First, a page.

Roughly 34 years ago, Voyager 2 discovered rings around Uranus, found never-before-seen moons circling it, and it took readings of the planet’s extremely frigid atmosphere.

Voyager 2 flies past Uranus on January 24, 1986. Credit: NASA/JPL-Caltech

According to a new study, data from Voyager 2’s flyby also picked up one other thing, which was missed at the time.

DiBraccio and fellow NASA Goddard scientist Dan Gershman were in the midst of planning possible missions for NASA to revisit the Ice Giant planets, Uranus and Neptune, but to stay this time. One aspect of this process is to look for compelling mysteries that a planetary spacecraft could investigate and potentially solve. Poring through the data collected by Voyager 2’s Magnetometer instrument, over three decades ago, they found something interesting.

As the spacecraft swung by, at around 80,000 km above Uranus’ cloudtops, it picked up a weird magnetic blip that lasted for just one minute of the total 45-hour flyby.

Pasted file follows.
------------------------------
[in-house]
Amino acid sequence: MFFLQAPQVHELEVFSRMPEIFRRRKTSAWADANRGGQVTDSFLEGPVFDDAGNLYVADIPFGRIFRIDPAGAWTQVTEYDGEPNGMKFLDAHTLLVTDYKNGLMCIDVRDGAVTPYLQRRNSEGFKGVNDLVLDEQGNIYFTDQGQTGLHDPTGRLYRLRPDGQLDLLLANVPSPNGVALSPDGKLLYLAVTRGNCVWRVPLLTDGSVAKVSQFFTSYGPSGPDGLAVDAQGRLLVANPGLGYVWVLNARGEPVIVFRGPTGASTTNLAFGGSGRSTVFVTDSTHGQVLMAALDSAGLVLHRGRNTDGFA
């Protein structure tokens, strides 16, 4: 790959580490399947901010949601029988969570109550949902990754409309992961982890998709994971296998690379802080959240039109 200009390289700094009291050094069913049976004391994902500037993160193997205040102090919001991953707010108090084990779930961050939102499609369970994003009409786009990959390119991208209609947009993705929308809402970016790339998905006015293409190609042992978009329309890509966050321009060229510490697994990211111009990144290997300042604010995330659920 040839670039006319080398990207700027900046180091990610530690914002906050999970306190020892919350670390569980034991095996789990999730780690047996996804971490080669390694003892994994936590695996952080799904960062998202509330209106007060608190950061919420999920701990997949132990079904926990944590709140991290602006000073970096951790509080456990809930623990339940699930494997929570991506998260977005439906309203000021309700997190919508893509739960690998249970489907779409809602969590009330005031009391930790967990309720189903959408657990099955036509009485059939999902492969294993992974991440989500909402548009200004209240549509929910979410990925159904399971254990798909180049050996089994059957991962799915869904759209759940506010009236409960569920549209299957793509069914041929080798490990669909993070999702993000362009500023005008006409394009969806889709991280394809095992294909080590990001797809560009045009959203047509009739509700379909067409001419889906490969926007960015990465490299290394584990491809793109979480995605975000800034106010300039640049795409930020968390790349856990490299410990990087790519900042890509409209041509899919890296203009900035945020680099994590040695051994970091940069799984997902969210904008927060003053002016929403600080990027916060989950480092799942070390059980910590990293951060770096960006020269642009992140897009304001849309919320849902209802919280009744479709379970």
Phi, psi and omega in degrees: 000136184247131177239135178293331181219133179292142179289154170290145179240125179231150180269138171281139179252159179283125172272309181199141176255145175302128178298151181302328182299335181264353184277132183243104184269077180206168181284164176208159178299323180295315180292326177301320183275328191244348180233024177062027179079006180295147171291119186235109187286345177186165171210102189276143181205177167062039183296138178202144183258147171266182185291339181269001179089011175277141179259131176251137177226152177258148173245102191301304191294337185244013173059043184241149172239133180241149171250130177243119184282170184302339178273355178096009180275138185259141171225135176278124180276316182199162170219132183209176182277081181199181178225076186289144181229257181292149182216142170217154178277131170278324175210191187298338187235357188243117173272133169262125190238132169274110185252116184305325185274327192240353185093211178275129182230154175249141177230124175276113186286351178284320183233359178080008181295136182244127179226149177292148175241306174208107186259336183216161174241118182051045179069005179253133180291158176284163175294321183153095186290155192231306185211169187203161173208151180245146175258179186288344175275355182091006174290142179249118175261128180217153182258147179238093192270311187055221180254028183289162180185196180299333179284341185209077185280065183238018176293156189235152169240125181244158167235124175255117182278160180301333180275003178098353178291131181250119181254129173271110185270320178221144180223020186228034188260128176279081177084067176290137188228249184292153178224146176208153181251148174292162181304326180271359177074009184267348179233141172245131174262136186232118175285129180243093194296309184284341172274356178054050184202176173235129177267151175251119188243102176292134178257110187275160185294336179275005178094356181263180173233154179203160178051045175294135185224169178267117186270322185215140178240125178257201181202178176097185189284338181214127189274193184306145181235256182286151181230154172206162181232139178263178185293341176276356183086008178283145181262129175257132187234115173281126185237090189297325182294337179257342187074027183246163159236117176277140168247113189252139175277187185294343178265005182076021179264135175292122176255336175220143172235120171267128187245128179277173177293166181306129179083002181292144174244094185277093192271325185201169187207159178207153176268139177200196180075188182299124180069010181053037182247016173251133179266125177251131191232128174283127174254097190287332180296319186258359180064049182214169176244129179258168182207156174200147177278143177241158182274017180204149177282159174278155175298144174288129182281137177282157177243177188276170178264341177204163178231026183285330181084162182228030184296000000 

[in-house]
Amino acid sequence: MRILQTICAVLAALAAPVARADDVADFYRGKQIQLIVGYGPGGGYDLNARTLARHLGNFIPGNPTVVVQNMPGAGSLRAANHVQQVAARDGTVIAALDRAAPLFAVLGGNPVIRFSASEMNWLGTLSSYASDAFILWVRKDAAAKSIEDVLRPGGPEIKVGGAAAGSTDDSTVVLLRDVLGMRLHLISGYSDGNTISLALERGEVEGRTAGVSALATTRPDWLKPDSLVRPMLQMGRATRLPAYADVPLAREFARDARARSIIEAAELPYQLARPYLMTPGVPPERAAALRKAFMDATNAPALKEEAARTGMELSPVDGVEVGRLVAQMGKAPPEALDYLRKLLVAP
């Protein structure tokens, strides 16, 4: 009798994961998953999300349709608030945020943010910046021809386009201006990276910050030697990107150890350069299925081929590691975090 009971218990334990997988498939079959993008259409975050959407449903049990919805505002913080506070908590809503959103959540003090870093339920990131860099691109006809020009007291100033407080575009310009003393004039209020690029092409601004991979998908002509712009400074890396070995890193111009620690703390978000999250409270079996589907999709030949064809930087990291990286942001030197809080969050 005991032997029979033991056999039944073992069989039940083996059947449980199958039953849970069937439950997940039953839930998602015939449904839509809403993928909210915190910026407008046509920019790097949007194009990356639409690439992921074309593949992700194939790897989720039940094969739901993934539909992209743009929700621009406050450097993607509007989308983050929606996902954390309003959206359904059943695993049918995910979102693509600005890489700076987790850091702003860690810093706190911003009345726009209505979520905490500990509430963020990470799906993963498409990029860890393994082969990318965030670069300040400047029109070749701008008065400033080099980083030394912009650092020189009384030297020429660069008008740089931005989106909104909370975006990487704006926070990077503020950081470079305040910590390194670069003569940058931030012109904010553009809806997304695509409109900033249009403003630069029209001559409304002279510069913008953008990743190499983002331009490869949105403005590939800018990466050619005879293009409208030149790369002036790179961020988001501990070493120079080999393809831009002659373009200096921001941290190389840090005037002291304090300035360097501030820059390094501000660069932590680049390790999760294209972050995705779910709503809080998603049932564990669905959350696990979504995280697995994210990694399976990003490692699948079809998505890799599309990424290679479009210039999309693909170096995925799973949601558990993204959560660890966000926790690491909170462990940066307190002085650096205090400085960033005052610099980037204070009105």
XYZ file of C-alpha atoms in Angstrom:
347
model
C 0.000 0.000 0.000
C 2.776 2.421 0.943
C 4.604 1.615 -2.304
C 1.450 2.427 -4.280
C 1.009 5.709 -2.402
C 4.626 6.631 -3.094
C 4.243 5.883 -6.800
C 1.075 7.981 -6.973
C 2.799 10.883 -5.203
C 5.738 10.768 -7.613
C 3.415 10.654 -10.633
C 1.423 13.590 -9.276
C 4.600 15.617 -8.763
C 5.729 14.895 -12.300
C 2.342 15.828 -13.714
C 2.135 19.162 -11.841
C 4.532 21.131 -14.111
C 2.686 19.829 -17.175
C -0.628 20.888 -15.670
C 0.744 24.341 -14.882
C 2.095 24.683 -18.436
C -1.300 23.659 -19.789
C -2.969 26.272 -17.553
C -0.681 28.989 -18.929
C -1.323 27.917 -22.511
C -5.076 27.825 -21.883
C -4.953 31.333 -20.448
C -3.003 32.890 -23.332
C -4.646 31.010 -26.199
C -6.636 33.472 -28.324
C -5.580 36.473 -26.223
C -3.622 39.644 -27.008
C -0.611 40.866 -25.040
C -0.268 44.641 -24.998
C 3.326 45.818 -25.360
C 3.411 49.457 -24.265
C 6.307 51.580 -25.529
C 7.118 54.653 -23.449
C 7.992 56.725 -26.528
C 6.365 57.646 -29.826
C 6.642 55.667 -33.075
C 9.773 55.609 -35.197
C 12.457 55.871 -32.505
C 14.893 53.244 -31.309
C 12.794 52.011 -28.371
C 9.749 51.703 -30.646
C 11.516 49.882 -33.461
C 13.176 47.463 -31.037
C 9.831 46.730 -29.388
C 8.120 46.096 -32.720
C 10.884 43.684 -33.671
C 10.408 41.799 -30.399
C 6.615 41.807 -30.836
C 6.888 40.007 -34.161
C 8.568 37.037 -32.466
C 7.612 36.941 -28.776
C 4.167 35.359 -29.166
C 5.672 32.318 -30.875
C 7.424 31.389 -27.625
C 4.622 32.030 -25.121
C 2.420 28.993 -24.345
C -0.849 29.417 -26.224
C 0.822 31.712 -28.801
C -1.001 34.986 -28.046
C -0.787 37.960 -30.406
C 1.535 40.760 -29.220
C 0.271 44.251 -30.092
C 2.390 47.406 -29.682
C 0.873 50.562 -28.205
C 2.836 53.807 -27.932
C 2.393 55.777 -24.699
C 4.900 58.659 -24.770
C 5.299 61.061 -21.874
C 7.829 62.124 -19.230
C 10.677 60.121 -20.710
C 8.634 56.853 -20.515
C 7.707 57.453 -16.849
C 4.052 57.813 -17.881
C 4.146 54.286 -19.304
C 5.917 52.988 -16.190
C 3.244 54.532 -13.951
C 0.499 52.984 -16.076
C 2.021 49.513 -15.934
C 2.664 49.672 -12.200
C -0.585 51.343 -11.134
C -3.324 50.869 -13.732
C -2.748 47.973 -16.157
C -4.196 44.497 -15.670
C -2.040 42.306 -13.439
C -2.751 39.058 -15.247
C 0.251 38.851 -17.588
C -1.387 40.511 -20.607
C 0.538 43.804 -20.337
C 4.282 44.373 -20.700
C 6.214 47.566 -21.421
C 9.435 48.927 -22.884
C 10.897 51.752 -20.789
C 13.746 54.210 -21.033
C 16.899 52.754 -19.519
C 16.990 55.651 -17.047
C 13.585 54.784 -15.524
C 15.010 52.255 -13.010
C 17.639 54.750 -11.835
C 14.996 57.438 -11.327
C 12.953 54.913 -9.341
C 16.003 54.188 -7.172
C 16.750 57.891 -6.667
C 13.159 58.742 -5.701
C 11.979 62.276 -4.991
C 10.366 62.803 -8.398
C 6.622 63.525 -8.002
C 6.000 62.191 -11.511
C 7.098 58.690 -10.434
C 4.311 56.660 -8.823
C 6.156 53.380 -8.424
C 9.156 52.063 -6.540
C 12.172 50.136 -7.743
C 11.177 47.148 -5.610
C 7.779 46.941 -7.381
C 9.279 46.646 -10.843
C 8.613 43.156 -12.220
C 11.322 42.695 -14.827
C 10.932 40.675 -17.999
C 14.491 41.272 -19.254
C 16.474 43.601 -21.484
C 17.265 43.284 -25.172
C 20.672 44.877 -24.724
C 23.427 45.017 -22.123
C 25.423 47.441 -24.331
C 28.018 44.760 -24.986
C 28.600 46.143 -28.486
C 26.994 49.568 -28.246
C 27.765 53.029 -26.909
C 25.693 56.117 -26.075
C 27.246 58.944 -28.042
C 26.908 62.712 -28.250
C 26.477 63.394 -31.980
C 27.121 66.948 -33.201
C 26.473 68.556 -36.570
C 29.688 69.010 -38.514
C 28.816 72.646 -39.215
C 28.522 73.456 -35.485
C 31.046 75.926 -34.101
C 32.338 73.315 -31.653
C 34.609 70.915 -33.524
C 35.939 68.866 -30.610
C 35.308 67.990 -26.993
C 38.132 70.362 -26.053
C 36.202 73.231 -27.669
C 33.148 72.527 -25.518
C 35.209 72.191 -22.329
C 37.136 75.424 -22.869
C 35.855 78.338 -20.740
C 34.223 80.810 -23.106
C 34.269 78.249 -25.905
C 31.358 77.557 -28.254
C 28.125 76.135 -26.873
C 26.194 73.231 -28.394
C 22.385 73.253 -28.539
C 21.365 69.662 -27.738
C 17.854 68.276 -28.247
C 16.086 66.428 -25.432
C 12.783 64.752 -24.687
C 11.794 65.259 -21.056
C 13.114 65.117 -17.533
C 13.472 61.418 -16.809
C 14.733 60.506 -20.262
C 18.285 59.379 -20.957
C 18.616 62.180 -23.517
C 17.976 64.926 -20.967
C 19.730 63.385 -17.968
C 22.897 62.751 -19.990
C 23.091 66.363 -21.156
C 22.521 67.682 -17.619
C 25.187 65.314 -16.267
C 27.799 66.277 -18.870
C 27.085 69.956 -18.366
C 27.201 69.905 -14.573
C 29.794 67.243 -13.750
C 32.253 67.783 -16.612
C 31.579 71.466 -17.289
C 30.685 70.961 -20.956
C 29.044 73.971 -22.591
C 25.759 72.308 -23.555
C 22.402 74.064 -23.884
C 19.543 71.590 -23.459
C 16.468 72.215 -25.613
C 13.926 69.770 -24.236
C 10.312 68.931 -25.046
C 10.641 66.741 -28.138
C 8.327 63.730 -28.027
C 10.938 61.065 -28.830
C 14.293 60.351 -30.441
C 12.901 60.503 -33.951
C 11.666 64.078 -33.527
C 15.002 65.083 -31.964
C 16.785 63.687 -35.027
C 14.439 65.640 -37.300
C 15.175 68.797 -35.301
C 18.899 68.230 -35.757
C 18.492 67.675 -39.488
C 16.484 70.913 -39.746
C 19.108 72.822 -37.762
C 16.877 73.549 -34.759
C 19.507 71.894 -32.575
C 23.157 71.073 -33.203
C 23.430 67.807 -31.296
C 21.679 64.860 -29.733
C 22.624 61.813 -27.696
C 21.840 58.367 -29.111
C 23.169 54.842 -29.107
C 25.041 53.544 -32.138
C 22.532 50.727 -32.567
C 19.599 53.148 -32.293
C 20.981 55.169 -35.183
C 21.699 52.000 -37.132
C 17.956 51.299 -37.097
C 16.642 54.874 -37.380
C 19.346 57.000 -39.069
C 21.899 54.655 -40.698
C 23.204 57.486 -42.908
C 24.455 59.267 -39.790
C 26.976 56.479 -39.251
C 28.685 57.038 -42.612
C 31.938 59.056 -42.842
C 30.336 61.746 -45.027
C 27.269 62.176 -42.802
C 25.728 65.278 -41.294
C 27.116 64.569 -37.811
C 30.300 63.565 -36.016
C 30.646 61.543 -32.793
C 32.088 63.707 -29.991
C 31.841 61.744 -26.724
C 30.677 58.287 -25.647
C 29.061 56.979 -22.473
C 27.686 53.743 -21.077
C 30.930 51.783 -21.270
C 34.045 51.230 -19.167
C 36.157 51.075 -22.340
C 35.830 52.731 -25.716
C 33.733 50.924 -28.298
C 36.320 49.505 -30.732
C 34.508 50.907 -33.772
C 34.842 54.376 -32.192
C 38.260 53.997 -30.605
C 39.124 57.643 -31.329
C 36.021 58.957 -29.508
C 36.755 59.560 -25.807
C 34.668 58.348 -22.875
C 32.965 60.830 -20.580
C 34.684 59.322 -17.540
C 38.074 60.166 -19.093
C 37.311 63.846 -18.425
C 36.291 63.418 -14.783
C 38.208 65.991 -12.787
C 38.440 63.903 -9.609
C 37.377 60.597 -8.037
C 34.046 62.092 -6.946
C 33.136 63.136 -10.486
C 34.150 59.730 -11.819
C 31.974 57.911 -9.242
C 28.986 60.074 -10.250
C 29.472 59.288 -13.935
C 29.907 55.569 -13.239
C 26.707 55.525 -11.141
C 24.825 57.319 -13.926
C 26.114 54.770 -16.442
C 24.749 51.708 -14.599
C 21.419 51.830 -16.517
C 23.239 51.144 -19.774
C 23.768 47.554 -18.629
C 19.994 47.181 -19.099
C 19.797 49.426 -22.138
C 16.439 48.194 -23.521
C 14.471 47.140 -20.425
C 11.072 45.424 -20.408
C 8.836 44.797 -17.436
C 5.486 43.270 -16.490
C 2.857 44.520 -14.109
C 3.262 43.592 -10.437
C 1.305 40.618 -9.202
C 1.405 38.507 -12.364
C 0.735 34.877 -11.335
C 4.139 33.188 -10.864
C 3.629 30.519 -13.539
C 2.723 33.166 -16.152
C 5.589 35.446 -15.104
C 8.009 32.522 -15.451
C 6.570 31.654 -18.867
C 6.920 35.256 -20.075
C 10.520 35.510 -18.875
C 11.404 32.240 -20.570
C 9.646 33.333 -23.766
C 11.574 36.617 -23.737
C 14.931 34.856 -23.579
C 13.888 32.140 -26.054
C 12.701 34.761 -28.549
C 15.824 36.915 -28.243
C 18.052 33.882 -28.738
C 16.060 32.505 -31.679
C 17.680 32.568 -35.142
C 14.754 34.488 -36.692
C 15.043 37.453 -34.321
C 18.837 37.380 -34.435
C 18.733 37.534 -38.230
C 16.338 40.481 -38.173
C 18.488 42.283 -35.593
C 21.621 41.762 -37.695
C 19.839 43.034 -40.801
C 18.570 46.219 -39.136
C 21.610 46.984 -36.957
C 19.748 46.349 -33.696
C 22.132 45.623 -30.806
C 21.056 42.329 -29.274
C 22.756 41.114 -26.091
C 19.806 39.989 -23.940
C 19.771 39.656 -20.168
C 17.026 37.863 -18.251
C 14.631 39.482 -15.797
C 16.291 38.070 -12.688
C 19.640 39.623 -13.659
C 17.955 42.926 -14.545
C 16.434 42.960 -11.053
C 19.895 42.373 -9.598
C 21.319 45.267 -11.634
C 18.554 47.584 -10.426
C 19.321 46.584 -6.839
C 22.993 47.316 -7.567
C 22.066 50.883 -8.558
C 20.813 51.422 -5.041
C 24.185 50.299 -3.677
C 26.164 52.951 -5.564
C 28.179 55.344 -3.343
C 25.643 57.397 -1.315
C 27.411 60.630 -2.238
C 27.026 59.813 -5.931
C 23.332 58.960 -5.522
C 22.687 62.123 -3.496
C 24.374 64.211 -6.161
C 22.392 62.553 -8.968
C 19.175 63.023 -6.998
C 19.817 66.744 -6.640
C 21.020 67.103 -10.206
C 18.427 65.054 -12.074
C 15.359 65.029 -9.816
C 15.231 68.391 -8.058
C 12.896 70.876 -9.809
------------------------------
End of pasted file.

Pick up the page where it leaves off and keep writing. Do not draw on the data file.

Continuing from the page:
Voyager-Uranus-magnetometer-NASAMagnetometer data from Voyager 2’s Uranus flyby, showing the data averaged over 8-minute periods (red), and the same data plotted every 1.92 seconds (black), revealing the zigzag signature of a ‘plasmoid’. Credits: NASA/Dan Gershman

After examining this blip closely, DiBraccio and Gershman came to the conclusion that it was a ‘plasmoid’ – an immense magnetic bubble being expelled from Uranus’ magnetic field.

A plasmoid often forms as a planet’s magnetic field is shaped by the solar wind, and influenced by solar storms. While the magnetic field lines near to the planet form a fairly spherical ‘shield’, the flow of the solar wind causes the outer field lines to stretch back into a ‘magnetotail’ on the night side the planet. If a solar storm or a fast stream of the solar wind pushes the field lines in the magnetotail closer together, they can ‘reconnect’, closing off a magnetic bubble that then gets caught up in the solar wind’s flow.

Plasmoid-Earth-Reconnection-NASA-GoddardMagnetic reconnection in Earth’s magnetotail forms a plasmoid bubble. Credit: NASA’s Scientific Visualization Studio/Scott Sutherland